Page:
Then and Now

1994 (we think)

Dad can’t quite believe it when he sees them.

We are – I think – just walking up the crest of a small hill, on top of a cliff, when he sees them. It’s dusk, and the air is that blue-ish purple it seems only to be in July, during the summer holidays, with my family. The ground is spongy and yields strangely underfoot and Dad reaches out a hand to steady me as I stumble over the sandy grasses.

Well,” Dad says, looking down, to the bottom of the cliff, and then at me. Music is playing, down at ground level, beyond us.

“What?” I say, about nine years old, and unconcerned with my father’s hobbies.

“That,” Dad says, pointing down at the ground as a band strum a song, “is my all-time favourite band. James.”

The air seems to shimmer with the sounds. I’ve never heard music like it. Not boy bands or novelty acts or The Spice Girls, but true, proper music. An acoustic guitar. The beat as the drums kick in; like optimism in music form. The shooting-star twang of that first, clean note of an electric guitar.

“You need to hear Sit Down,” Dad says. “It’s the perfect song.” He has begun teaching me about music, recently. Trying to wean me away from Boyzone and towards Bob Dylan, David Gray, some rap.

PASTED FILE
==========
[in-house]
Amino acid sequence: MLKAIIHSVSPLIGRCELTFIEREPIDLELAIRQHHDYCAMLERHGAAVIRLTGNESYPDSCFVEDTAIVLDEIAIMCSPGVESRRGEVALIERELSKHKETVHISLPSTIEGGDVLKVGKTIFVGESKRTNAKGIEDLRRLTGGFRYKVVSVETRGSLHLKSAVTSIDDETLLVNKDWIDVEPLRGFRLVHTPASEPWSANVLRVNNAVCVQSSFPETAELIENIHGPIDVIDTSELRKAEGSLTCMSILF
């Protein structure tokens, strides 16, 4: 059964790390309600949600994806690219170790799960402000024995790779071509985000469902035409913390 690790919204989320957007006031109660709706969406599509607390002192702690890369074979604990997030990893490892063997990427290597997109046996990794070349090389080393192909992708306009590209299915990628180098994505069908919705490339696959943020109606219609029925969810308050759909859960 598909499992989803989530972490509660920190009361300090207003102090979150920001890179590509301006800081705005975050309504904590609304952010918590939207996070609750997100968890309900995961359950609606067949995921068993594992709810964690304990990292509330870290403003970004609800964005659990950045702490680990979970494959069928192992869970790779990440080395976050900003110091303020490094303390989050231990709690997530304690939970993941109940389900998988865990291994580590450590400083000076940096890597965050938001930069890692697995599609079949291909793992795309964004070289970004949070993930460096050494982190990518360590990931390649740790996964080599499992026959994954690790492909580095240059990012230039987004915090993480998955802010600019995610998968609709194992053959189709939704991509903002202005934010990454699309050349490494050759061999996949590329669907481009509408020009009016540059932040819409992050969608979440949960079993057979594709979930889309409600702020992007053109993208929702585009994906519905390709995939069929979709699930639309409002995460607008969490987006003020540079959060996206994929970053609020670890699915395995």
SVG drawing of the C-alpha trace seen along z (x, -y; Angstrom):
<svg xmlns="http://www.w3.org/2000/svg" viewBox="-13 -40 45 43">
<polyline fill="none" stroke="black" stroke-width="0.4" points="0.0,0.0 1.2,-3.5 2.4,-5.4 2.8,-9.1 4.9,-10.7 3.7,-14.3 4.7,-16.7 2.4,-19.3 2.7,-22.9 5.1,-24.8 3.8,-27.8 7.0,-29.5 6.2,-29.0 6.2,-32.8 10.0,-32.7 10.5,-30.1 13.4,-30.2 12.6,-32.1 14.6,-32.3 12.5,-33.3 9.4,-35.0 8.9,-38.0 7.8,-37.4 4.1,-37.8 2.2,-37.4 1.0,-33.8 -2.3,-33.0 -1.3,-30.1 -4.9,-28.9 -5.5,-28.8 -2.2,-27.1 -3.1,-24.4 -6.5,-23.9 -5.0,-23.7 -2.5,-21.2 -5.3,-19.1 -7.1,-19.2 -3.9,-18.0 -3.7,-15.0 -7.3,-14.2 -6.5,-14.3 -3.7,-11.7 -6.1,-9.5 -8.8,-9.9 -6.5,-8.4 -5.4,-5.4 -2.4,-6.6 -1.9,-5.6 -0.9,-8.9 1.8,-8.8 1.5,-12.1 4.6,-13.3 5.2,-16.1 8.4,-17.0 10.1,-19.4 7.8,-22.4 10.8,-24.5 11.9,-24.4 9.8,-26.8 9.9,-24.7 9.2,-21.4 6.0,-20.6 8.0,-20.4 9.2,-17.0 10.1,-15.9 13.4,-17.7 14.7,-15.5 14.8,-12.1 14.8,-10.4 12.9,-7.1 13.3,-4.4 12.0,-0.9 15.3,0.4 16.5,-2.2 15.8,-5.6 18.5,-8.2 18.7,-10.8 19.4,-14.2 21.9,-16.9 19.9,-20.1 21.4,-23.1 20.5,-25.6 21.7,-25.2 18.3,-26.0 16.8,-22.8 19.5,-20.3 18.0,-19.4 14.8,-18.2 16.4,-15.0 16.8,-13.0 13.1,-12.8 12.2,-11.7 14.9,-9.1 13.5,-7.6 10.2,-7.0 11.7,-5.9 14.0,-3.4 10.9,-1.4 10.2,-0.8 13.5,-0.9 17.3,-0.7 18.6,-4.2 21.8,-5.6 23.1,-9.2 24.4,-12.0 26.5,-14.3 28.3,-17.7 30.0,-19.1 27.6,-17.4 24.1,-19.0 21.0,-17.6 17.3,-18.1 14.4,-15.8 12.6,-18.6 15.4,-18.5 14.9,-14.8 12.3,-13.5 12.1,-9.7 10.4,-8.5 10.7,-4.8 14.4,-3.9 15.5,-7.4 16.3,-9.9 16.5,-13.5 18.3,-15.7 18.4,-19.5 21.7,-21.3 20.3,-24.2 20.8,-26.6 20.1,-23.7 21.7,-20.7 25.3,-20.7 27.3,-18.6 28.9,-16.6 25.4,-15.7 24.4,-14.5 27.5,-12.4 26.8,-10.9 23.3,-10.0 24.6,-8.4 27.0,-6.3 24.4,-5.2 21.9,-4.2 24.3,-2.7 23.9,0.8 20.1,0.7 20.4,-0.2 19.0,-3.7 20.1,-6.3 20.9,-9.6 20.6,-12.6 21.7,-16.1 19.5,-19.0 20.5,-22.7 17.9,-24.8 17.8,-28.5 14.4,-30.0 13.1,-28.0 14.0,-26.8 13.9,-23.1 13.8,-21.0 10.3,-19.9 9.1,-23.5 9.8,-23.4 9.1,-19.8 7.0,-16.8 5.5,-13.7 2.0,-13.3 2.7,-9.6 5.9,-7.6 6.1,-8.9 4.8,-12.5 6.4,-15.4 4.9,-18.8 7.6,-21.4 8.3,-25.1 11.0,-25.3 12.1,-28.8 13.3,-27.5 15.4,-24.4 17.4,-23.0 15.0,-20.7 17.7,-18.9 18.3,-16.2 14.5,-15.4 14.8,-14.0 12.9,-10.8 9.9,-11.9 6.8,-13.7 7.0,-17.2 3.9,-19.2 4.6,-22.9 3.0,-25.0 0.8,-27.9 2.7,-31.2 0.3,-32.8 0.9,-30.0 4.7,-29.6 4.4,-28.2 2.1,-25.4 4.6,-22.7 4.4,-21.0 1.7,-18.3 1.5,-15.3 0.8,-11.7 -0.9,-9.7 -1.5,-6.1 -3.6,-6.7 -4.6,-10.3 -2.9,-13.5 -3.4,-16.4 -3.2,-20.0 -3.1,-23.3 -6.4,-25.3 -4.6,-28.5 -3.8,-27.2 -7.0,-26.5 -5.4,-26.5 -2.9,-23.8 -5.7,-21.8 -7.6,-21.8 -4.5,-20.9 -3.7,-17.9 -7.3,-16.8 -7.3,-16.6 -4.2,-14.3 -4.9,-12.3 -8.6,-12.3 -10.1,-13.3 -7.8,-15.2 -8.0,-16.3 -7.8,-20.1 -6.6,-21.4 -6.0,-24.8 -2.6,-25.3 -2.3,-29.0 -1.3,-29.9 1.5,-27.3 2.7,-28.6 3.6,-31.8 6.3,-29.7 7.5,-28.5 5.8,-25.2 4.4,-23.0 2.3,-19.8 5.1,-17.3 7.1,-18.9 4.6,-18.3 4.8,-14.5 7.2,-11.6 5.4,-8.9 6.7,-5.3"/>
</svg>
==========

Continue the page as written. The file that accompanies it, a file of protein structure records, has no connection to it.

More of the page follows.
The lead singer’s voice fills the summer air around us. It’s pure and loud. Effortless.

We find a wide, flat rock. And, from there, drinking two Cokes amongst the stiff, coastal grasses, totally alone, we watch the most perfect concert, seemingly, just for us.

***

2016 

We almost miss it. My train is late. The motorway is shut. We have had no dinner. Dad’s hands look older, on the steering wheel, as he frustratedly tries to follow my haphazard directions.

But now we are here, in the stalls, drinking cokes. It’s hot, and our coats are on the chairs in front of us. James walk on, Tim Booth wearing wide-leg trousers and a trendy coat with its collar up. “He looks nothing like I thought,” I say.

“Don’t you remember?” Dad says, turning to me in surprise.

“I remember. But he’s different, now,” I say. Dad’s forehead lines catch the spotlights as the auditorium dims around us. They open with a new song, a song I don’t yet know. I lean into the darkness, against my dad. The view isn’t as good this time, but the rest is just the same.

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Due date

“Is it in there?” a friend says to me across a pub table. Well, no, not a pub table. A table in the bar of my father’s squash club, to be precise. We’ve set up a quiz team. We go sometimes on Thursday nights, when we have time. I drink too much Coke and eat cheese-flavoured crisps and put my feet on the radiator and laugh at funny things my friend, my boyfriend, and my father say. I don’t think about foreign tax forms or edits or anything adult at all on these Thursday nights. Not usually, anyway.

“Here it is,” I say, getting my book out. I take it, sometimes, to meet my friends.

I hand it across the table and pass it over. “Your nephew.”